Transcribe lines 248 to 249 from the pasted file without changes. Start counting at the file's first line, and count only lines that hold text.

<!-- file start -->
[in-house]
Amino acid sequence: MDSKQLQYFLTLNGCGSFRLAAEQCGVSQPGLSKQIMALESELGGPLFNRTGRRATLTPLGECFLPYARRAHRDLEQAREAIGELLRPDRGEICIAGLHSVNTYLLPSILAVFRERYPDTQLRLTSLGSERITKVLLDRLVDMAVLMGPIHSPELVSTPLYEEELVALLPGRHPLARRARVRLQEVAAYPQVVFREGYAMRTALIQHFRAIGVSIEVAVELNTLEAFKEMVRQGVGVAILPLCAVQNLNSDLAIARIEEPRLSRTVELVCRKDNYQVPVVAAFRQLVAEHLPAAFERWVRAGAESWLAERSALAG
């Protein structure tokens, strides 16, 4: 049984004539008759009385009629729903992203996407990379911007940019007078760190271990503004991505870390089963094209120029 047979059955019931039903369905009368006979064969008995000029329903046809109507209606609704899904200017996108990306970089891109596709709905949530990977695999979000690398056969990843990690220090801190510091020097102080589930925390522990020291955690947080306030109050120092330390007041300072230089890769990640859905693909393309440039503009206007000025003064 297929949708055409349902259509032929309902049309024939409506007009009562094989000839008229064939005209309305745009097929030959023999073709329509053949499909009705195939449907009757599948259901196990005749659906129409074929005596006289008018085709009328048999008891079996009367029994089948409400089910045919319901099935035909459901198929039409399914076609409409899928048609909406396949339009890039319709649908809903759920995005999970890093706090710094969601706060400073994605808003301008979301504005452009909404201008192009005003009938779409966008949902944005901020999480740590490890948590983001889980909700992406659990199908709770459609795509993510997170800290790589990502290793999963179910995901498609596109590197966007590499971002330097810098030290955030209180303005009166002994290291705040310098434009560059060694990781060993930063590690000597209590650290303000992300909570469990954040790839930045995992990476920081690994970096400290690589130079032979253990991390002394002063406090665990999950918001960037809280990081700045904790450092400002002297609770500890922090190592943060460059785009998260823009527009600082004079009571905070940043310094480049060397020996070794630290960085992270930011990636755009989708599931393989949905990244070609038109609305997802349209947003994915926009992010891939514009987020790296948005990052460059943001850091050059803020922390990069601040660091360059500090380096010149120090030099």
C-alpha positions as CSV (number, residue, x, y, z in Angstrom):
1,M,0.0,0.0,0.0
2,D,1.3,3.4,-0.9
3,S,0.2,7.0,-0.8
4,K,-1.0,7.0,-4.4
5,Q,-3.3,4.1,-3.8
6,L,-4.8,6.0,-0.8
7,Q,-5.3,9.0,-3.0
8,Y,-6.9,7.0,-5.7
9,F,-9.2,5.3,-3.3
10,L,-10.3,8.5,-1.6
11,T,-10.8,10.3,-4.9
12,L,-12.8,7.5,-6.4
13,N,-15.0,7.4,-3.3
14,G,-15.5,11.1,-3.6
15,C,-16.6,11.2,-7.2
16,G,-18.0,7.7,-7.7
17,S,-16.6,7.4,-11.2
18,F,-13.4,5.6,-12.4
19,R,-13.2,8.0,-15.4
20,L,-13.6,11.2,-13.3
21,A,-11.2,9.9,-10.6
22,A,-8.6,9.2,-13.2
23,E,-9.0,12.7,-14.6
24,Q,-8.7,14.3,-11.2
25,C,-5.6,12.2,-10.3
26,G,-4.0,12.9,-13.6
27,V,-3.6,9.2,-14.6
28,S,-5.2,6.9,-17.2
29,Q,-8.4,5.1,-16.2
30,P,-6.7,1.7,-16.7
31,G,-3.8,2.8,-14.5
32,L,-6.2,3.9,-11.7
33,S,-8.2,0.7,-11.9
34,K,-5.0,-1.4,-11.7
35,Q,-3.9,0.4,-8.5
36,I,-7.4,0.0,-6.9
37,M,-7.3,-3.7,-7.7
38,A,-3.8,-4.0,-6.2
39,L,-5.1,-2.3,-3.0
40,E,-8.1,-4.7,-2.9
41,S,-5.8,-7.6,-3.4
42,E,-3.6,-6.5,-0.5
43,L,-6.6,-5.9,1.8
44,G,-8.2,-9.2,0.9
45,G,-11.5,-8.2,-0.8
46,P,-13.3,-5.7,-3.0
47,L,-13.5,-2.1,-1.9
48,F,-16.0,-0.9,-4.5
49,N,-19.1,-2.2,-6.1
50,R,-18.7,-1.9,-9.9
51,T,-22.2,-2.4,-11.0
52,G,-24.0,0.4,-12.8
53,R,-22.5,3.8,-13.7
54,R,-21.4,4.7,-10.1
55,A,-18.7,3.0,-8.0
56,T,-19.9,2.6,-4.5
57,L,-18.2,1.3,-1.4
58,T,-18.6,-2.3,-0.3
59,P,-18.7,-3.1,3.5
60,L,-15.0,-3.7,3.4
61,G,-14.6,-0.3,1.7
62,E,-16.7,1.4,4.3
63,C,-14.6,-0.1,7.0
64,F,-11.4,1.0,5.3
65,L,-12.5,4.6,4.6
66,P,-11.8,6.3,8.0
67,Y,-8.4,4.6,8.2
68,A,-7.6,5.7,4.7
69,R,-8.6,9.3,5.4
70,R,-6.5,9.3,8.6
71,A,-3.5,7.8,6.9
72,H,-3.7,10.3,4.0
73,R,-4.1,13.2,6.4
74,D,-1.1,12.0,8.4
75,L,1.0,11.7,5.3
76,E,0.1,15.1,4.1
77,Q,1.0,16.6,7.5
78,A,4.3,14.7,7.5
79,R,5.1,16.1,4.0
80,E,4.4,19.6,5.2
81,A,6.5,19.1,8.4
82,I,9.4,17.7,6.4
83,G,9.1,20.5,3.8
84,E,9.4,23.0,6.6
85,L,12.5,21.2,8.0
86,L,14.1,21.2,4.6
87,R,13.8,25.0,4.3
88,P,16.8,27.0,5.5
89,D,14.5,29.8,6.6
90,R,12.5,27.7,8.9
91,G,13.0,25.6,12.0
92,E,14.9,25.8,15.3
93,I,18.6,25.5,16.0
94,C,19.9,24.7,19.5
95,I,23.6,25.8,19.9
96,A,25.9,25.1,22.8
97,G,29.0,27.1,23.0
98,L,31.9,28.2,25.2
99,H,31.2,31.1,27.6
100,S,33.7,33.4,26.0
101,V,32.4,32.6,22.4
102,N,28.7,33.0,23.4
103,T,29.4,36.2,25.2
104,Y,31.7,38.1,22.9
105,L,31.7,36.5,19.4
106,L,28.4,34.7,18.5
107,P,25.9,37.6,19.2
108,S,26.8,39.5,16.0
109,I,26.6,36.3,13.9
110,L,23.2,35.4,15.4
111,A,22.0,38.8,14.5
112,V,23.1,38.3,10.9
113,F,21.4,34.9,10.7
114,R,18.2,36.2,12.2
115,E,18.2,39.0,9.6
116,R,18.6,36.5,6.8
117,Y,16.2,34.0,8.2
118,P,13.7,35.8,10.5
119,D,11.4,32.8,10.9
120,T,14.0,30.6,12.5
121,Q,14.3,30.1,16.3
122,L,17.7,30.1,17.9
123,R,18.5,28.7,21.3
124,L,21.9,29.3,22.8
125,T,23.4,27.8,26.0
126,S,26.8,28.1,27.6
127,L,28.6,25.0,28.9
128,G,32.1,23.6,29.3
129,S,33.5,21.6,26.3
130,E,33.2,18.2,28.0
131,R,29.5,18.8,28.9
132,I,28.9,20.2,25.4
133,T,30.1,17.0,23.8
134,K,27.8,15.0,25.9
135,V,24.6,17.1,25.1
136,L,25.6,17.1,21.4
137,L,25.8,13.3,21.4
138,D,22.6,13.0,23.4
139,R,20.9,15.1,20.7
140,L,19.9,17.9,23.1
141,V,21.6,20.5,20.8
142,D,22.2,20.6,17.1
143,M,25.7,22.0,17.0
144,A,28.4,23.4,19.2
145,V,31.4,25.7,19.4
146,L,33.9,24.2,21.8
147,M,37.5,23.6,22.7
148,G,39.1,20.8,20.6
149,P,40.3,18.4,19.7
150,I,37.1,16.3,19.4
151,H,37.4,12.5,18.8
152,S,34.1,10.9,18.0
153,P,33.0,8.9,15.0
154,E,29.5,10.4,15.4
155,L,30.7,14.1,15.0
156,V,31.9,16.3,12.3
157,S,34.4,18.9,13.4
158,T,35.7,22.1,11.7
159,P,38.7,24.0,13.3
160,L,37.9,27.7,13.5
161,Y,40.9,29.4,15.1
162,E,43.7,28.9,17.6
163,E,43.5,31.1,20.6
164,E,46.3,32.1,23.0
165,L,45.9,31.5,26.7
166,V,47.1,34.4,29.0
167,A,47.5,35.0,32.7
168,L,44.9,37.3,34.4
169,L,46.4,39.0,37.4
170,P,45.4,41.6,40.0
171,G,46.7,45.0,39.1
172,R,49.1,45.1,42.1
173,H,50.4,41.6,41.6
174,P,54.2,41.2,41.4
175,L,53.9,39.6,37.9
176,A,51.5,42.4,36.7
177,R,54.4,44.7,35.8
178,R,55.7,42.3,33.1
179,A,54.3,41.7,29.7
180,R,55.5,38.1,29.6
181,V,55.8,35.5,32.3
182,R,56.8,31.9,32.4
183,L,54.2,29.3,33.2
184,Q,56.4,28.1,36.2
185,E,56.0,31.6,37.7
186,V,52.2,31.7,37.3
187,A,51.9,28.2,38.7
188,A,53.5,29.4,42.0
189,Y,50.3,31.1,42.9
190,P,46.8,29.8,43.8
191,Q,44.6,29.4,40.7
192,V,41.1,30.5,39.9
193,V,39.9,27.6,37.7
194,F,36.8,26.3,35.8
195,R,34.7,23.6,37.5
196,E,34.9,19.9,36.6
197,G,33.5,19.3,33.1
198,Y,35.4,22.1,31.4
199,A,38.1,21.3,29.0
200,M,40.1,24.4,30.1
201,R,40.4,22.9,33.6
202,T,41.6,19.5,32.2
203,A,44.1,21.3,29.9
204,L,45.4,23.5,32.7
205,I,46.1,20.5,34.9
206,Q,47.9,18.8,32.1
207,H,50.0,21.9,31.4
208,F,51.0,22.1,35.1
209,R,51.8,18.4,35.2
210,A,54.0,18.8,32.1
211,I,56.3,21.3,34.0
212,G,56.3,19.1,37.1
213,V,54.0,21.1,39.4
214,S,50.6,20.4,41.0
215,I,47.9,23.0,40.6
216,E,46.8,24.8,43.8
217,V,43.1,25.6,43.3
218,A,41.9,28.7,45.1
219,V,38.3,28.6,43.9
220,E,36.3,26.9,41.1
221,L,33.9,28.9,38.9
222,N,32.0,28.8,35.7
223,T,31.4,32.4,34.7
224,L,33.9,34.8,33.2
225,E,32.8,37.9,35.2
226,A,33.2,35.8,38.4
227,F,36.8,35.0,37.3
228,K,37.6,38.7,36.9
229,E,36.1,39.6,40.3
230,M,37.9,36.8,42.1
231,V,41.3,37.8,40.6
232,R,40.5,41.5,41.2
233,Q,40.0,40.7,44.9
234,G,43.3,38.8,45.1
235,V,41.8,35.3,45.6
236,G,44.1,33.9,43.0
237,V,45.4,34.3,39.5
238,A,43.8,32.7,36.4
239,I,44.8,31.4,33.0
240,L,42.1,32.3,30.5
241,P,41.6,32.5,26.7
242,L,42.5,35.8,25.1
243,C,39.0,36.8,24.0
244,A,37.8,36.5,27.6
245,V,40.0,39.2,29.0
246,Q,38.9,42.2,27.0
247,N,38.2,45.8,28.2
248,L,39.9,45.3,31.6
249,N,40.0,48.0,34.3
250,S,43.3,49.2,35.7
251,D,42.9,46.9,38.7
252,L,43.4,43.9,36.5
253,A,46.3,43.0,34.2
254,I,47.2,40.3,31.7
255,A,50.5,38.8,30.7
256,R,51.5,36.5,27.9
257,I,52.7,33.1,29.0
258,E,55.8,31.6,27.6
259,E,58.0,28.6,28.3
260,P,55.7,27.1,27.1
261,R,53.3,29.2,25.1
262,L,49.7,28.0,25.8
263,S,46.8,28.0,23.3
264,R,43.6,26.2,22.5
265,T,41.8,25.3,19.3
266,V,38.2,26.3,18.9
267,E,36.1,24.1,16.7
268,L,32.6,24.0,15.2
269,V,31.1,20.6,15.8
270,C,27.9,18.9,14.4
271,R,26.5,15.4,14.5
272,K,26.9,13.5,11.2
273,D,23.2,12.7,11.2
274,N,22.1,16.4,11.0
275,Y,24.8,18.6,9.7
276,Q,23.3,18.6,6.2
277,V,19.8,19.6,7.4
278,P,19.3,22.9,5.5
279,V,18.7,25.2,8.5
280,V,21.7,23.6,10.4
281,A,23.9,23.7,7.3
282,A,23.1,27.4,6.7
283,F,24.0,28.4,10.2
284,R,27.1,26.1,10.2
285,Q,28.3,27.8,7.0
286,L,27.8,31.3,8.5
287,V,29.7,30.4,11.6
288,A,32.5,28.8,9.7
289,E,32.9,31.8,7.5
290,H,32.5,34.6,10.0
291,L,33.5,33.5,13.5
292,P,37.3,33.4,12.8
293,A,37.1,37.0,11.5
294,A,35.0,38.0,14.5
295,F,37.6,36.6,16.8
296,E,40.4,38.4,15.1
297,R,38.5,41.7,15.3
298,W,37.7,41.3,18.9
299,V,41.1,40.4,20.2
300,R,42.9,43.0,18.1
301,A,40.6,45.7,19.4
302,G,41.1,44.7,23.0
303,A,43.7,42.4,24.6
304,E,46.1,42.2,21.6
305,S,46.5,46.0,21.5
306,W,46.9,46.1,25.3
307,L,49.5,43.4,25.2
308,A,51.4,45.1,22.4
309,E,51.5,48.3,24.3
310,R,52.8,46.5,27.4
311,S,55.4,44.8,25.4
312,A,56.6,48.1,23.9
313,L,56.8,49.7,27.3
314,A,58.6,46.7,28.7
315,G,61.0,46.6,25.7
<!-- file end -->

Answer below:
244,A,37.8,36.5,27.6
245,V,40.0,39.2,29.0